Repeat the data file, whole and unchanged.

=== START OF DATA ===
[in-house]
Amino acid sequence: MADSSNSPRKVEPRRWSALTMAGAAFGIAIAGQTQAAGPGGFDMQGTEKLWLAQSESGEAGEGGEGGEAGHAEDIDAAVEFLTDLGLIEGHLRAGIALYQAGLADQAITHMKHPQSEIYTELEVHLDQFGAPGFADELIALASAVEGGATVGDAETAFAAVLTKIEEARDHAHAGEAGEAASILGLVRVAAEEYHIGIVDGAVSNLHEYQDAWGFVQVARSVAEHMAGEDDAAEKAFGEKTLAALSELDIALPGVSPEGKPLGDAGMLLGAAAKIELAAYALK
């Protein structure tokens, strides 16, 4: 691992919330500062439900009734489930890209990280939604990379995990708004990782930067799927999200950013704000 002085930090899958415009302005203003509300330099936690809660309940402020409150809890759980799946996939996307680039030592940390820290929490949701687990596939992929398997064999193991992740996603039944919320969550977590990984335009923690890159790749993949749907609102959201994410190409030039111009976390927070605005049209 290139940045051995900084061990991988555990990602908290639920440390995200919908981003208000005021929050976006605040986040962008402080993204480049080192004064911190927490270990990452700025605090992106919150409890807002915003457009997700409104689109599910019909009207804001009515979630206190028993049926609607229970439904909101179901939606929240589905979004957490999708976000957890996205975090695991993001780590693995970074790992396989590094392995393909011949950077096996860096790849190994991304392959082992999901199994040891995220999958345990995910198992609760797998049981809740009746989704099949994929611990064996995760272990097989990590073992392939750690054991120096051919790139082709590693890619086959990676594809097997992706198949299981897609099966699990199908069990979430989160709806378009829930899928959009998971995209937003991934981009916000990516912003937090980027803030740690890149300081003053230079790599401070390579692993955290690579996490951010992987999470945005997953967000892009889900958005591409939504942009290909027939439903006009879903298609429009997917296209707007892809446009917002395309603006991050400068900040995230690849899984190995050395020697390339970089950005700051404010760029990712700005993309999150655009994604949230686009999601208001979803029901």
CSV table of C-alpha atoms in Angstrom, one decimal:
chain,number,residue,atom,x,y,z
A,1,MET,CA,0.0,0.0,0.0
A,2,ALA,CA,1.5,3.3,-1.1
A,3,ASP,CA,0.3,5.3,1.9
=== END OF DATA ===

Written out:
[in-house]
Amino acid sequence: MADSSNSPRKVEPRRWSALTMAGAAFGIAIAGQTQAAGPGGFDMQGTEKLWLAQSESGEAGEGGEGGEAGHAEDIDAAVEFLTDLGLIEGHLRAGIALYQAGLADQAITHMKHPQSEIYTELEVHLDQFGAPGFADELIALASAVEGGATVGDAETAFAAVLTKIEEARDHAHAGEAGEAASILGLVRVAAEEYHIGIVDGAVSNLHEYQDAWGFVQVARSVAEHMAGEDDAAEKAFGEKTLAALSELDIALPGVSPEGKPLGDAGMLLGAAAKIELAAYALK
């Protein structure tokens, strides 16, 4: 691992919330500062439900009734489930890209990280939604990379995990708004990782930067799927999200950013704000 002085930090899958415009302005203003509300330099936690809660309940402020409150809890759980799946996939996307680039030592940390820290929490949701687990596939992929398997064999193991992740996603039944919320969550977590990984335009923690890159790749993949749907609102959201994410190409030039111009976390927070605005049209 290139940045051995900084061990991988555990990602908290639920440390995200919908981003208000005021929050976006605040986040962008402080993204480049080192004064911190927490270990990452700025605090992106919150409890807002915003457009997700409104689109599910019909009207804001009515979630206190028993049926609607229970439904909101179901939606929240589905979004957490999708976000957890996205975090695991993001780590693995970074790992396989590094392995393909011949950077096996860096790849190994991304392959082992999901199994040891995220999958345990995910198992609760797998049981809740009746989704099949994929611990064996995760272990097989990590073992392939750690054991120096051919790139082709590693890619086959990676594809097997992706198949299981897609099966699990199908069990979430989160709806378009829930899928959009998971995209937003991934981009916000990516912003937090980027803030740690890149300081003053230079790599401070390579692993955290690579996490951010992987999470945005997953967000892009889900958005591409939504942009290909027939439903006009879903298609429009997917296209707007892809446009917002395309603006991050400068900040995230690849899984190995050395020697390339970089950005700051404010760029990712700005993309999150655009994604949230686009999601208001979803029901």
CSV table of C-alpha atoms in Angstrom, one decimal:
chain,number,residue,atom,x,y,z
A,1,MET,CA,0.0,0.0,0.0
A,2,ALA,CA,1.5,3.3,-1.1
A,3,ASP,CA,0.3,5.3,1.9